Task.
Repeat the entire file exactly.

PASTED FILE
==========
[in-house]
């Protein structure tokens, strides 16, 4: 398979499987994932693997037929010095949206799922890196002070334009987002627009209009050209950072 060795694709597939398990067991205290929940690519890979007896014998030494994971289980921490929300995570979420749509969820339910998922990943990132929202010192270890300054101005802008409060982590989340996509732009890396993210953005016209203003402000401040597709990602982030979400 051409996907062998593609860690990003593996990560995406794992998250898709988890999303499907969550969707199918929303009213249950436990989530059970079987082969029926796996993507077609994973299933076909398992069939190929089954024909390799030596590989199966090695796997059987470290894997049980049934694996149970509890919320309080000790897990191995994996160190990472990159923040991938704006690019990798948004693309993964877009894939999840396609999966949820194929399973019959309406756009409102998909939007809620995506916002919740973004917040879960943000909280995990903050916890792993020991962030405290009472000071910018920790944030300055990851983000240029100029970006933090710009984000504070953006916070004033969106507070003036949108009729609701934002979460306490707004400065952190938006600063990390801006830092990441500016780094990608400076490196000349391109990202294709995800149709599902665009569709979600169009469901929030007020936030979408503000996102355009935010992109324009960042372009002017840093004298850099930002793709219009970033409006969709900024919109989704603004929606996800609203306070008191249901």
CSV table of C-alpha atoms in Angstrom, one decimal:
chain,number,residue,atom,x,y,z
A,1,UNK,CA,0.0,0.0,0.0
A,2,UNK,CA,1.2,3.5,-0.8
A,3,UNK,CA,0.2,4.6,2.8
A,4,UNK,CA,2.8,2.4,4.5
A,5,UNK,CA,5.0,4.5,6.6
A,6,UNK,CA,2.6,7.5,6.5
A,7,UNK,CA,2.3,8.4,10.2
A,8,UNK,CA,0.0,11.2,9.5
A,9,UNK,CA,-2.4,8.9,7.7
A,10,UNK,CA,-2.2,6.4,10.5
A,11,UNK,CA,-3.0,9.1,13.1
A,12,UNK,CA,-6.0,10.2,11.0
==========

[in-house]
């Protein structure tokens, strides 16, 4: 398979499987994932693997037929010095949206799922890196002070334009987002627009209009050209950072 060795694709597939398990067991205290929940690519890979007896014998030494994971289980921490929300995570979420749509969820339910998922990943990132929202010192270890300054101005802008409060982590989340996509732009890396993210953005016209203003402000401040597709990602982030979400 051409996907062998593609860690990003593996990560995406794992998250898709988890999303499907969550969707199918929303009213249950436990989530059970079987082969029926796996993507077609994973299933076909398992069939190929089954024909390799030596590989199966090695796997059987470290894997049980049934694996149970509890919320309080000790897990191995994996160190990472990159923040991938704006690019990798948004693309993964877009894939999840396609999966949820194929399973019959309406756009409102998909939007809620995506916002919740973004917040879960943000909280995990903050916890792993020991962030405290009472000071910018920790944030300055990851983000240029100029970006933090710009984000504070953006916070004033969106507070003036949108009729609701934002979460306490707004400065952190938006600063990390801006830092990441500016780094990608400076490196000349391109990202294709995800149709599902665009569709979600169009469901929030007020936030979408503000996102355009935010992109324009960042372009002017840093004298850099930002793709219009970033409006969709900024919109989704603004929606996800609203306070008191249901």
CSV table of C-alpha atoms in Angstrom, one decimal:
chain,number,residue,atom,x,y,z
A,1,UNK,CA,0.0,0.0,0.0
A,2,UNK,CA,1.2,3.5,-0.8
A,3,UNK,CA,0.2,4.6,2.8
A,4,UNK,CA,2.8,2.4,4.5
A,5,UNK,CA,5.0,4.5,6.6
A,6,UNK,CA,2.6,7.5,6.5
A,7,UNK,CA,2.3,8.4,10.2
A,8,UNK,CA,0.0,11.2,9.5
A,9,UNK,CA,-2.4,8.9,7.7
A,10,UNK,CA,-2.2,6.4,10.5
A,11,UNK,CA,-3.0,9.1,13.1
A,12,UNK,CA,-6.0,10.2,11.0